Tejal Rao IN as Bloomberg's New Restaurant Critic4

Tejal Rao is a GOOD DEAL and a STRONG BUY. The former Village Voice critic is re-joining the fray over Bloomberg, where I reviewed restaurants full-time from February 2006 until March 2014, when I left to join Eater! Tejal will be one of the few high-profile female critics surveying the American dining scene, and I can’t wait to see what restaurants she’ll review and re-review. — Ryan Sutton, Editor at The Price Hike & The Bad Deal and Eater’s Chief Food Critic. 

Alinea’s Nick Kokonas is starting to roll out his SLEEK ticketing system to restaurants around the world. To reserve a table, guests put down a small deposit on dinner — or sometimes they pay for the full price of a meal in advance, including tax, tip and wine pairings. The key here is that this system shifts the financial risk of dining out, which can easily approach $1,000 for two, from the restaurant to the guest, as the tickets are usually non-refundable. Is this a GOOD DEAL or a BAD DEAL? Your call, world. In the meantime, we break down the math over at Eater!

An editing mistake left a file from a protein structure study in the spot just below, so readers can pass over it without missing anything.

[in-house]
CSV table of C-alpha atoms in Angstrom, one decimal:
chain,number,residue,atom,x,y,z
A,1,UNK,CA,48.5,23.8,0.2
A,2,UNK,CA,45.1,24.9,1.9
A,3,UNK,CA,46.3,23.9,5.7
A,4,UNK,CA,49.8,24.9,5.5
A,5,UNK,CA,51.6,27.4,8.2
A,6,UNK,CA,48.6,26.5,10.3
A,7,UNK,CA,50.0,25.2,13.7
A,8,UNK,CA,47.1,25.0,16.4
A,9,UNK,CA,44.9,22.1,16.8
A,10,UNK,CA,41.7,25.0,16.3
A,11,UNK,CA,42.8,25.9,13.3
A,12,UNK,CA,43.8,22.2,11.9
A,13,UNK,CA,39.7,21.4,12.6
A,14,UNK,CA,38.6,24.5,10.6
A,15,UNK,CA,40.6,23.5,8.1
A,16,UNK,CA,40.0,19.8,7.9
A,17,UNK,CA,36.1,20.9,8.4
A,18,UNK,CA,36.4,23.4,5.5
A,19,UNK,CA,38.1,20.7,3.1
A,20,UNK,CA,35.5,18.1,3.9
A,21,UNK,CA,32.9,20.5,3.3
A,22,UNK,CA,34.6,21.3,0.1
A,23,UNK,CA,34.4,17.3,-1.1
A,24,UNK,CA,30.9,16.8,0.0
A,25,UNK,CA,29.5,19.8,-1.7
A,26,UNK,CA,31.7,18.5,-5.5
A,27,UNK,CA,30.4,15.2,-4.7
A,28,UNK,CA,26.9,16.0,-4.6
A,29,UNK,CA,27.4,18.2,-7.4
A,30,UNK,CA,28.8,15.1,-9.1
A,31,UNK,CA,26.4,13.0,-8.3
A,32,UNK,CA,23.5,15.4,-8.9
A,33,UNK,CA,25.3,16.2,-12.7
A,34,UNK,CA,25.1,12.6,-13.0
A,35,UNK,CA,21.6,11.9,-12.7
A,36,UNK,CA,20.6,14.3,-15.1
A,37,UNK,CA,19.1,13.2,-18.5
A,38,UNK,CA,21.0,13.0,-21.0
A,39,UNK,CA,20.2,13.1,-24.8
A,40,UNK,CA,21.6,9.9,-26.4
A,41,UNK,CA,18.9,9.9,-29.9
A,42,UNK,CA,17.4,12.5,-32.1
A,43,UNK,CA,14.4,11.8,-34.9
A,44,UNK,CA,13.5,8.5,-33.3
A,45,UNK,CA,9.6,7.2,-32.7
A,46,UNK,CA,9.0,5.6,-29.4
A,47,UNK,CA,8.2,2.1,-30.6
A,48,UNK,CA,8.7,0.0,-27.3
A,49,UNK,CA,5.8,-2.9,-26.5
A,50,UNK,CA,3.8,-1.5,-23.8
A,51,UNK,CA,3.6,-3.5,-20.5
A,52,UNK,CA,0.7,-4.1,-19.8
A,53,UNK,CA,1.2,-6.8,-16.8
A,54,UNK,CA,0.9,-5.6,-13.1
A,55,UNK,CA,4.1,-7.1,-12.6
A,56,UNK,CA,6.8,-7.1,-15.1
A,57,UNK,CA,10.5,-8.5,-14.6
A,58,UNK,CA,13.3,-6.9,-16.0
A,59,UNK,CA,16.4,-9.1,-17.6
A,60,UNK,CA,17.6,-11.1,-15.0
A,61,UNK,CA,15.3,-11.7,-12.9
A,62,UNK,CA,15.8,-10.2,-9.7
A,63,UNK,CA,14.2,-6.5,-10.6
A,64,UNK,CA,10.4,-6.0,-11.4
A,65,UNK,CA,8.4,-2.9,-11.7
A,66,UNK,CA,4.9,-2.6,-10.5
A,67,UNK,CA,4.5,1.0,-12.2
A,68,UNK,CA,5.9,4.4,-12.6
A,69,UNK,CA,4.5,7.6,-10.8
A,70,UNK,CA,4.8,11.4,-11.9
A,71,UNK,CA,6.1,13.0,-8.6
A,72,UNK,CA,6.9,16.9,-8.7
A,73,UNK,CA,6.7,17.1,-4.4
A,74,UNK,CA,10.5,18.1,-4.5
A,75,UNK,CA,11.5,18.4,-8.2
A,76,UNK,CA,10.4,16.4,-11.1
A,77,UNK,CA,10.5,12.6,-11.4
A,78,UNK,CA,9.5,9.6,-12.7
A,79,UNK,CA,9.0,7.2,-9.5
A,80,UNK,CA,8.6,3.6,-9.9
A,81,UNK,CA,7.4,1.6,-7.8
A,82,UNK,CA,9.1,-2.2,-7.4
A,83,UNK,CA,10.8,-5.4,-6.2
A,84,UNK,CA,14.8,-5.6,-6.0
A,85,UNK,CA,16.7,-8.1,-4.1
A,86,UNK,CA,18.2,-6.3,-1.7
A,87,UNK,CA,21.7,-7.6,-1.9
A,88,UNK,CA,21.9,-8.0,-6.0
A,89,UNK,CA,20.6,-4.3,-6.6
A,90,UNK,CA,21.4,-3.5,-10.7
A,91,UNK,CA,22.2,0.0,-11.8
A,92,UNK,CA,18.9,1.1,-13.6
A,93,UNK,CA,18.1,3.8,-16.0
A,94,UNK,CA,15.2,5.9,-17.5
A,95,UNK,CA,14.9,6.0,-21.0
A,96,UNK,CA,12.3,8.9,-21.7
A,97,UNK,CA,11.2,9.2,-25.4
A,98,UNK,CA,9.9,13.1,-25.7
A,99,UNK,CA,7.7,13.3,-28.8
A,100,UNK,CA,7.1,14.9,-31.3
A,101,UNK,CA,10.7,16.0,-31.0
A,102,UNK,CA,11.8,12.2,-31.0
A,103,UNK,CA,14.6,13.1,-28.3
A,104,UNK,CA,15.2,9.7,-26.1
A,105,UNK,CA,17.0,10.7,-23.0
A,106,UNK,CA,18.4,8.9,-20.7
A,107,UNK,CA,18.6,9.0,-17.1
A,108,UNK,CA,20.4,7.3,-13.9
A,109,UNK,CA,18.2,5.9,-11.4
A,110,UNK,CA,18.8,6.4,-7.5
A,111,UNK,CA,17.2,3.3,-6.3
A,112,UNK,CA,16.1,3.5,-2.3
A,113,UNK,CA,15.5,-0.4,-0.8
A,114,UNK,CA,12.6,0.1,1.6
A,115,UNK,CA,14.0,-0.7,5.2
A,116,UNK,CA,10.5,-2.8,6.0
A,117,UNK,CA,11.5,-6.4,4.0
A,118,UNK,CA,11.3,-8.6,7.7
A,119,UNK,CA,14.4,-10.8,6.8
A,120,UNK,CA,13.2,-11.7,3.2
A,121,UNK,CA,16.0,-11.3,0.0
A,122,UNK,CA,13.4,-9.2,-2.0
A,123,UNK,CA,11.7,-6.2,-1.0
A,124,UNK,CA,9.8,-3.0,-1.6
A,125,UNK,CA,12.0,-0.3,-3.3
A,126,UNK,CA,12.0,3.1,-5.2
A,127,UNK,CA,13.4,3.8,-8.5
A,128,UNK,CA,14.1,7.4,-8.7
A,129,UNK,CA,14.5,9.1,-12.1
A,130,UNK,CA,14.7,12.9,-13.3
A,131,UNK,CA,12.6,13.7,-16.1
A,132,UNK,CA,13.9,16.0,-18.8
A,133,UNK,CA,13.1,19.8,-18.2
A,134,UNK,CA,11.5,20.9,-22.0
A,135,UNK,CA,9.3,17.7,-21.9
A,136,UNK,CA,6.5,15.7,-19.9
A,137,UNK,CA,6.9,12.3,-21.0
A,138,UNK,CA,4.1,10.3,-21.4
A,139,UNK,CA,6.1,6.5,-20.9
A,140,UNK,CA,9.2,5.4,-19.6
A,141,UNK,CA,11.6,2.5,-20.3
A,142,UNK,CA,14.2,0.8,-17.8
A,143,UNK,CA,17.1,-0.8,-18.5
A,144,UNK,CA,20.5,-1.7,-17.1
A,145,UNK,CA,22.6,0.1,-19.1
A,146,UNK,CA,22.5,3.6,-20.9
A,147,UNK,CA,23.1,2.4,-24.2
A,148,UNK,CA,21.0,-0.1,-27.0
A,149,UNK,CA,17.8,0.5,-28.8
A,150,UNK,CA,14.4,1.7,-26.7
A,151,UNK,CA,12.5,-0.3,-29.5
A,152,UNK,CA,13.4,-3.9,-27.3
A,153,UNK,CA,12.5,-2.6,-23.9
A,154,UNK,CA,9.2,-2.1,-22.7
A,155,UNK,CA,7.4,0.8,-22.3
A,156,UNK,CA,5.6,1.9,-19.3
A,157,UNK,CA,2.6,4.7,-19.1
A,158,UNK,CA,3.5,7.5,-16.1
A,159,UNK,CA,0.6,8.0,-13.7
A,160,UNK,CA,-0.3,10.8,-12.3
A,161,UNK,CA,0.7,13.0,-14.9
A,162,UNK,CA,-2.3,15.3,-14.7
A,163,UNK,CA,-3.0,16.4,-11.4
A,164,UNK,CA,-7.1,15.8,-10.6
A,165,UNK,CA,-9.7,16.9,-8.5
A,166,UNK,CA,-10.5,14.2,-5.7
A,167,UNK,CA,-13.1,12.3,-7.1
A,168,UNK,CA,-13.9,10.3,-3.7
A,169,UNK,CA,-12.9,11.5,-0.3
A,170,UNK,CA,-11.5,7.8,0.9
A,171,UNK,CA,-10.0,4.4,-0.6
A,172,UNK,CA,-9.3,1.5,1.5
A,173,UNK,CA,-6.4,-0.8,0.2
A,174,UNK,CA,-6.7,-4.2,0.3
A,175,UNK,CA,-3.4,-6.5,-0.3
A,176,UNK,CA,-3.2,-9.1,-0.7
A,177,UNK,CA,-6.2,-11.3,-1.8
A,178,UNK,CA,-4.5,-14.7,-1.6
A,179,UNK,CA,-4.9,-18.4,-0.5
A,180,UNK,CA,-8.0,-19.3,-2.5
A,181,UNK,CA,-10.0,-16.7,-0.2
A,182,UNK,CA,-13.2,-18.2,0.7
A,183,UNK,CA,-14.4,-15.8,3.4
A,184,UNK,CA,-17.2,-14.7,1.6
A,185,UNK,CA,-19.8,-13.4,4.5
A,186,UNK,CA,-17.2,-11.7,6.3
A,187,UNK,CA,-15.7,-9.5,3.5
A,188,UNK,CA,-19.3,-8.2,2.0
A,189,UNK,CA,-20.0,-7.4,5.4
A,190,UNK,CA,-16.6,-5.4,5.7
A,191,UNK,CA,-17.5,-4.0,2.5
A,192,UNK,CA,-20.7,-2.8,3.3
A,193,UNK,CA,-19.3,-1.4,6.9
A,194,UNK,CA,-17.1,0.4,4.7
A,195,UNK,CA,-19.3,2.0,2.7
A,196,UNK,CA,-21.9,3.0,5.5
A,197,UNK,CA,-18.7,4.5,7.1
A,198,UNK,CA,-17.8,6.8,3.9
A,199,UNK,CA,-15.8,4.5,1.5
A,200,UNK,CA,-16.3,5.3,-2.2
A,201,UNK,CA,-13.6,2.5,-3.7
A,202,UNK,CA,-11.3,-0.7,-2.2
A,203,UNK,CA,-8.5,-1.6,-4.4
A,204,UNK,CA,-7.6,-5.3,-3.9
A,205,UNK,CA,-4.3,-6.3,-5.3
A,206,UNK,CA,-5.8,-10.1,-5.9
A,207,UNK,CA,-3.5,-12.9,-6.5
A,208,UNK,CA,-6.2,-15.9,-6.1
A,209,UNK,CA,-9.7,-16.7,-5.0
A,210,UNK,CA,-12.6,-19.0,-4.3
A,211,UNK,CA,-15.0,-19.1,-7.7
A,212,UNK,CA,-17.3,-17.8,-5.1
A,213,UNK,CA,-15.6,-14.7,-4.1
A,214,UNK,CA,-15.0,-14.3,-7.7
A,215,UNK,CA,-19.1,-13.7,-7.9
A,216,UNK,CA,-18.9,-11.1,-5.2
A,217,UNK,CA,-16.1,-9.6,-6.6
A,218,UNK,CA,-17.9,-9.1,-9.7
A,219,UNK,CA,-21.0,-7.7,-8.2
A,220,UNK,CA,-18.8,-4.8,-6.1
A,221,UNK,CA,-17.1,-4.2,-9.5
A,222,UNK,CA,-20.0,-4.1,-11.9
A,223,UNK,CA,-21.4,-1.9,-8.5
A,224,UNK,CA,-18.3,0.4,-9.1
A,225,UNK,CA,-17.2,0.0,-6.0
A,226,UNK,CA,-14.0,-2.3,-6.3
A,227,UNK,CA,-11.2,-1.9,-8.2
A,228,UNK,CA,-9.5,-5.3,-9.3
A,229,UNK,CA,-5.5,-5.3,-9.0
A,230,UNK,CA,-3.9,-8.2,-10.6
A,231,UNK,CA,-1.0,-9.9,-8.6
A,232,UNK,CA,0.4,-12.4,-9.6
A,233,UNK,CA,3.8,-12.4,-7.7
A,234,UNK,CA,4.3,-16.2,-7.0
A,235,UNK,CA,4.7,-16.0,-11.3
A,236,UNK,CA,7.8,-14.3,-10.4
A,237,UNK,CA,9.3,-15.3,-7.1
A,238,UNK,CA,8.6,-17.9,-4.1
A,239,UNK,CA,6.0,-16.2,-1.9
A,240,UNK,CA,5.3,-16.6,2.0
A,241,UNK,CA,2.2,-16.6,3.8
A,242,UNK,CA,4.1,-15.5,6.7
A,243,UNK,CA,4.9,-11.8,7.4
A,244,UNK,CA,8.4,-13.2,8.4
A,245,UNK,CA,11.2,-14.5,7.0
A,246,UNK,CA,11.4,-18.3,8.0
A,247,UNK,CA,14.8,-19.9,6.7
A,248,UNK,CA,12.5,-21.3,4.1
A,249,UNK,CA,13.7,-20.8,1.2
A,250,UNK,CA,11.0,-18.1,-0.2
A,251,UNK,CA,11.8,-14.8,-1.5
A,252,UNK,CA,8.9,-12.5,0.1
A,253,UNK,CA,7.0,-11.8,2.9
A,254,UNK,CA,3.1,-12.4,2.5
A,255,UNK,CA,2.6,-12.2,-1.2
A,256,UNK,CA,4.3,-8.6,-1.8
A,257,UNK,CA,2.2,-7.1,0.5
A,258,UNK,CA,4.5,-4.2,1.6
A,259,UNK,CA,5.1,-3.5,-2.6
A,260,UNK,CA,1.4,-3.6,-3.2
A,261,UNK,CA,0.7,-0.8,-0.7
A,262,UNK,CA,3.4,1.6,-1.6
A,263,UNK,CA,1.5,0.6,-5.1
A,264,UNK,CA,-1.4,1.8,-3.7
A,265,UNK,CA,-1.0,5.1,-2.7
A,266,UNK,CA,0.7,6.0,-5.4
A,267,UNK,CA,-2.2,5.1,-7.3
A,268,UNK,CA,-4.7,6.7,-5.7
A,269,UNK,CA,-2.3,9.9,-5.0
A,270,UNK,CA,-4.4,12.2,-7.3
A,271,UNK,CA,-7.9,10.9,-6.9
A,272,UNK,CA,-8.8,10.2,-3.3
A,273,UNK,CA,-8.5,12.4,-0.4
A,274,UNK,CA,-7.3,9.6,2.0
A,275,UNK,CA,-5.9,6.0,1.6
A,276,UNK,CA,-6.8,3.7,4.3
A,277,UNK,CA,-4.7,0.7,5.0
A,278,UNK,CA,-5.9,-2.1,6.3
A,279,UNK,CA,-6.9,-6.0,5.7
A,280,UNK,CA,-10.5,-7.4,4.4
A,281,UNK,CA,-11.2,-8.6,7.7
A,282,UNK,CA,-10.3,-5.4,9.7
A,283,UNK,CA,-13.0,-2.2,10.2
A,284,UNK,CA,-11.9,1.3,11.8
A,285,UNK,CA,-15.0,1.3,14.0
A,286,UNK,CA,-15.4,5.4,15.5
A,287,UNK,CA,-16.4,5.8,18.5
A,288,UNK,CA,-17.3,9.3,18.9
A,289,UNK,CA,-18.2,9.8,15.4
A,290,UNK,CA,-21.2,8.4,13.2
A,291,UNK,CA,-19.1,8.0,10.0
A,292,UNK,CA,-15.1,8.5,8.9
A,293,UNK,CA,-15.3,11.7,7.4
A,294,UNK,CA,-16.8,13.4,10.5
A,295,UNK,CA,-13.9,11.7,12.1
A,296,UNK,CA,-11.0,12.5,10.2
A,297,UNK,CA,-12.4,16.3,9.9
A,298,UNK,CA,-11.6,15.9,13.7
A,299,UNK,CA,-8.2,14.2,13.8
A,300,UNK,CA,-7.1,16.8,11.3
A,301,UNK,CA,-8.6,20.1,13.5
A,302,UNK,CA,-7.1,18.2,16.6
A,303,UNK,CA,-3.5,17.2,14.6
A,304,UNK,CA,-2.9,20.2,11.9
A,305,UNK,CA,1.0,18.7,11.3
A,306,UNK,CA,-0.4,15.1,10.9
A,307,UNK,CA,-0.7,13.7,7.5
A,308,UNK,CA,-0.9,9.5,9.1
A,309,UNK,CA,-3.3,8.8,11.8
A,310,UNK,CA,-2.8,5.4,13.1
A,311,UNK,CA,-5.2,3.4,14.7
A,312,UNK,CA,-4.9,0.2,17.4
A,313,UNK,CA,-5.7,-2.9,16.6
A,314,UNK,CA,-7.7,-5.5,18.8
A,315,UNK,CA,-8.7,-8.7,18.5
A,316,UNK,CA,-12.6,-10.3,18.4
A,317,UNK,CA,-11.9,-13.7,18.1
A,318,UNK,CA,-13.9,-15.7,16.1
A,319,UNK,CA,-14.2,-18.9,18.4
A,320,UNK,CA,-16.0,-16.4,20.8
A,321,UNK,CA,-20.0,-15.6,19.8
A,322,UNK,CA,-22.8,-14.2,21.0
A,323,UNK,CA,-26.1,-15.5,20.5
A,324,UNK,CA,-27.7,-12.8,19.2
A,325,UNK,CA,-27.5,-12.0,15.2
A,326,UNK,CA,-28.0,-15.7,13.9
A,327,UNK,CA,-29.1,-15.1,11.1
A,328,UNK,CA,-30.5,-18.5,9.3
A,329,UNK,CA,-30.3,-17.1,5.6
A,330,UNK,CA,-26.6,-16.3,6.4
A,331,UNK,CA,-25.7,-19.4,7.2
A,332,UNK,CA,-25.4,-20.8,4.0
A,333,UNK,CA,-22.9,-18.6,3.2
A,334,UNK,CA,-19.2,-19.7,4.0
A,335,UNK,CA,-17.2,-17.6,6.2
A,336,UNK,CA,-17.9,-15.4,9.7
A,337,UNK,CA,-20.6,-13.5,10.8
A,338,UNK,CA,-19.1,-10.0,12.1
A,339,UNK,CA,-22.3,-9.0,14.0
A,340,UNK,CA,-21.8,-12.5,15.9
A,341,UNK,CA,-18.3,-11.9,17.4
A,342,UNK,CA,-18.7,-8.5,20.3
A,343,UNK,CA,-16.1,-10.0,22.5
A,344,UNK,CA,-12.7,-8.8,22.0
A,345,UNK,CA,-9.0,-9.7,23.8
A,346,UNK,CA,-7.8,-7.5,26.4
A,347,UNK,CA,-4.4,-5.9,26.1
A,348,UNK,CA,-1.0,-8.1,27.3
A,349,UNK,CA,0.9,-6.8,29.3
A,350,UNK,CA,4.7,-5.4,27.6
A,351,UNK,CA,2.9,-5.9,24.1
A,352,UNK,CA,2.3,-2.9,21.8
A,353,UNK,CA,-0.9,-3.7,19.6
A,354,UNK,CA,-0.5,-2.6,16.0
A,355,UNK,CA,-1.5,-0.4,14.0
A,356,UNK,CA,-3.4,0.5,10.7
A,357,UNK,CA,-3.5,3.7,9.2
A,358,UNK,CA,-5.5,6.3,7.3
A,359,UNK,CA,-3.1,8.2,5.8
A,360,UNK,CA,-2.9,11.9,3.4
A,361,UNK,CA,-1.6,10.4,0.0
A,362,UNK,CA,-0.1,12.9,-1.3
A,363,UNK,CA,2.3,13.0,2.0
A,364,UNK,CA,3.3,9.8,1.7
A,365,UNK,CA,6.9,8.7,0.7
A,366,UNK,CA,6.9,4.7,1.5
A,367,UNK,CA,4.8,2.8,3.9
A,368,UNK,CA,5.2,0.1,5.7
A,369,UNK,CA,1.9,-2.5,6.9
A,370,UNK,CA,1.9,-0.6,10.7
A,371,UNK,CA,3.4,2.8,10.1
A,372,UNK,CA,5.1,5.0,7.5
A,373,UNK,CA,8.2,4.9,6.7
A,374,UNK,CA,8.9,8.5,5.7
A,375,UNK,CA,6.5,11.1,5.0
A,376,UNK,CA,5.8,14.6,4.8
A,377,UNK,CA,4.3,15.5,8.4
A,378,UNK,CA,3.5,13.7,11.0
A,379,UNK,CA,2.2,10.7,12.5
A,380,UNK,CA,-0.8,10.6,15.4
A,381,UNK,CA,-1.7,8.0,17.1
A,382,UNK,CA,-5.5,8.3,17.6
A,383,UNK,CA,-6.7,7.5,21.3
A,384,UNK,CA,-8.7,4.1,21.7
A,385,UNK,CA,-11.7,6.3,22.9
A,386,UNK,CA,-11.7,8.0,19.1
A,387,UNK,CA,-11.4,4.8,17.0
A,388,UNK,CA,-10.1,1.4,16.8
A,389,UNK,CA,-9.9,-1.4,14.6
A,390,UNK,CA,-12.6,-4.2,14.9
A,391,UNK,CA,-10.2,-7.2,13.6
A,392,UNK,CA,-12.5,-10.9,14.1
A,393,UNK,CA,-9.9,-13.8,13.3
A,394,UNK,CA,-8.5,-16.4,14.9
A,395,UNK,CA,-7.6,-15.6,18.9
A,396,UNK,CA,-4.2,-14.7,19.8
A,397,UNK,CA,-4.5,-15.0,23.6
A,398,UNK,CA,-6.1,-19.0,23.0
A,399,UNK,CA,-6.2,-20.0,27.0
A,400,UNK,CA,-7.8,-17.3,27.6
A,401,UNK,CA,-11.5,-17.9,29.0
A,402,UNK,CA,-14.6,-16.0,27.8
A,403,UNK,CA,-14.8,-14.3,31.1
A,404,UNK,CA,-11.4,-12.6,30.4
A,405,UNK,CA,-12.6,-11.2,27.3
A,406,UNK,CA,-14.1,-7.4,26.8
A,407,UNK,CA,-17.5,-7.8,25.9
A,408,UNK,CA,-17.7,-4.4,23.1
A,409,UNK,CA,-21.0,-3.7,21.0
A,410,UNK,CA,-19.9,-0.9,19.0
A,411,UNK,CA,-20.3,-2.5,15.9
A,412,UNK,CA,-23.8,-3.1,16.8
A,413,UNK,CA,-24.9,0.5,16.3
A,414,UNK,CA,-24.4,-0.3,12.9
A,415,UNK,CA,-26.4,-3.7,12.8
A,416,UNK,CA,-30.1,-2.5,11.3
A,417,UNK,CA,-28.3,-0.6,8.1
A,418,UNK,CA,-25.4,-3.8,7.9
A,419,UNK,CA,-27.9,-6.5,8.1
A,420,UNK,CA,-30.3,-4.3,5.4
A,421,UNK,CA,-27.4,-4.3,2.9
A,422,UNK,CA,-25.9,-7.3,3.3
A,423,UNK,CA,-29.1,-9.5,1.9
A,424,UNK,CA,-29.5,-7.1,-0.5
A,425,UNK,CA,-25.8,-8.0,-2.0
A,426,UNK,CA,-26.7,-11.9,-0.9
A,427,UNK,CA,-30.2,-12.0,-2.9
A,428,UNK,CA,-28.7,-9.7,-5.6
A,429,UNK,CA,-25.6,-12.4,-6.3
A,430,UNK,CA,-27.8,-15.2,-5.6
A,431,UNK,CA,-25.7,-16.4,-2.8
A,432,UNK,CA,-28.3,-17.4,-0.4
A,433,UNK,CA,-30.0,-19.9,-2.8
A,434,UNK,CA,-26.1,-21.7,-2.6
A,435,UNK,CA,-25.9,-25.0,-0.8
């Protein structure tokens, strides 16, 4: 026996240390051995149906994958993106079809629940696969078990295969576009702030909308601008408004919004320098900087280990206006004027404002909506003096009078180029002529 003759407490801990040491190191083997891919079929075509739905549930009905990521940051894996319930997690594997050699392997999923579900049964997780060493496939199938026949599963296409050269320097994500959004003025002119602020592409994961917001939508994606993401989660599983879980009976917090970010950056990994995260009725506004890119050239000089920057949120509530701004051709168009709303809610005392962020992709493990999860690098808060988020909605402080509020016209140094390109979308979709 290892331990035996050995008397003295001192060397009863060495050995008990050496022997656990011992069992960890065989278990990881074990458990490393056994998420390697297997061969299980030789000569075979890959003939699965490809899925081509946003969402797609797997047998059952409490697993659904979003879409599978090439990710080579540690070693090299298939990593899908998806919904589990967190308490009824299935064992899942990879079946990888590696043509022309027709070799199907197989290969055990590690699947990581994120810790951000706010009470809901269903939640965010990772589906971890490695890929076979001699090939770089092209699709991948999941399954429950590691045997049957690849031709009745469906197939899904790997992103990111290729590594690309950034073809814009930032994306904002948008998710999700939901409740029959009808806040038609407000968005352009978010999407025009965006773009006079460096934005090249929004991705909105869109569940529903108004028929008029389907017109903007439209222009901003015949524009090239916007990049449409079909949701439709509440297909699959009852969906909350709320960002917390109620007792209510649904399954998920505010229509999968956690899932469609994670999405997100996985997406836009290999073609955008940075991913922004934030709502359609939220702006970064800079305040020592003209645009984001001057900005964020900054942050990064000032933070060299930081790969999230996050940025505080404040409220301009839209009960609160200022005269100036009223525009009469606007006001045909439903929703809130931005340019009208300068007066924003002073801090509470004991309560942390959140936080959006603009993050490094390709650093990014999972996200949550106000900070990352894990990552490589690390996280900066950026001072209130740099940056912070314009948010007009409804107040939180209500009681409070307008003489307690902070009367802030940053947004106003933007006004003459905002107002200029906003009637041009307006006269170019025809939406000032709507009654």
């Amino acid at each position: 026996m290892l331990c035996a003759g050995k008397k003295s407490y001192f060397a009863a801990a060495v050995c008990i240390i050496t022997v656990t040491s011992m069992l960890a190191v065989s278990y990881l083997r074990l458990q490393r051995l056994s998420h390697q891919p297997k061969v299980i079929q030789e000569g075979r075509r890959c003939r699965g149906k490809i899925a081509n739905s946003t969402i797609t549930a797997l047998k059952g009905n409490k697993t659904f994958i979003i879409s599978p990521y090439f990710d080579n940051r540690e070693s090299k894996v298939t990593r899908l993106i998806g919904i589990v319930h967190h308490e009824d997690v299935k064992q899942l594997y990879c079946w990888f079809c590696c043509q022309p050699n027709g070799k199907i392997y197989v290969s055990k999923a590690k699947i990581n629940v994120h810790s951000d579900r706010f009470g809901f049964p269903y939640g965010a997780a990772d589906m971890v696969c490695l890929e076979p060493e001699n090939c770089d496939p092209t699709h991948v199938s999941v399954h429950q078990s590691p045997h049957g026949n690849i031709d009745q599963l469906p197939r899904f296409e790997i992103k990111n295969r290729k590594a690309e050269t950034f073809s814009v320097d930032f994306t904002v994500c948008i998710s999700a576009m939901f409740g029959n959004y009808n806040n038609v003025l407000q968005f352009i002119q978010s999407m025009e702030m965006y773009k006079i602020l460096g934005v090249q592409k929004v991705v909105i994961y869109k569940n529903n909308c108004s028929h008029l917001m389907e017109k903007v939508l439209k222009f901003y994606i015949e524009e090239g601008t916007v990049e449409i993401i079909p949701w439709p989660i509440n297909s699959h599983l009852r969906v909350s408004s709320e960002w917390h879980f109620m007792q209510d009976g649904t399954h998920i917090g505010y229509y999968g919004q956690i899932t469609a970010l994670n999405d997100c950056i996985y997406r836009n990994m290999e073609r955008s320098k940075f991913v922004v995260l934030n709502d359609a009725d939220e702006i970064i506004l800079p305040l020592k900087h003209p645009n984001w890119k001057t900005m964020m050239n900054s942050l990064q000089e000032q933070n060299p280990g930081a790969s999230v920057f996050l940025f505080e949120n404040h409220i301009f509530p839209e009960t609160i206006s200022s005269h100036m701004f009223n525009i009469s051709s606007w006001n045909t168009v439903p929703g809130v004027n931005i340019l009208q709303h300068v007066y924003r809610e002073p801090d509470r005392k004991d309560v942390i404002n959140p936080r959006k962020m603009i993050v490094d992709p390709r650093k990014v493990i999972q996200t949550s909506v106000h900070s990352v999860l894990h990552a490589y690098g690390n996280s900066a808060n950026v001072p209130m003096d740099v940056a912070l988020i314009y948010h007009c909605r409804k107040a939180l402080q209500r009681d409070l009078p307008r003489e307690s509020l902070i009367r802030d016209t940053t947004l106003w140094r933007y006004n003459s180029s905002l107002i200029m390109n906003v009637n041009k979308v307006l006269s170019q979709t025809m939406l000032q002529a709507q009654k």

Alinea’s Nick Kokonas is starting to roll out his SLEEK ticketing system to restaurants around the world. To reserve a table, guests put down a small deposit on dinner — or sometimes they pay for the full price of a meal in advance, including tax, tip and wine pairings. The key here is that this system shifts the financial risk of dining out, which can easily approach $1,000 for two, from the restaurant to the guest, as the tickets are usually non-refundable. Is this a GOOD DEAL or a BAD DEAL? Your call, world. In the meantime, we break down the math over at Eater!

Resort fees are a pox upon Las Vegas4

katkinsman:

"A daily Resort Fee of $25.00 plus tax is posted to each guest room to offer amenities and services for a nominal all-inclusive fee. Please note the inclusions you receive for this charge: High-speed internet service in your room & public areas, unlimited local and toll free calls, daily newspaper…

Resort fees, like hotel internet usage fees, are designed to nickel and dime guests for things they will almost certainly use, and whose cost should often be factored into the base price. Instead, we get an artificially low price at the time of booking. That said, charging guests for water bottles they might not drink and printing services they might not use is straight up RIDICULOUS and should be itemized out.

Even worse: I once payed a $5-$10 hotel administrative fee because I had a UPS package delivered to my hotel in Vegas (not a delivery fee, a “recipient” fee). Yep, we’re calling these practices a BAD DEAL.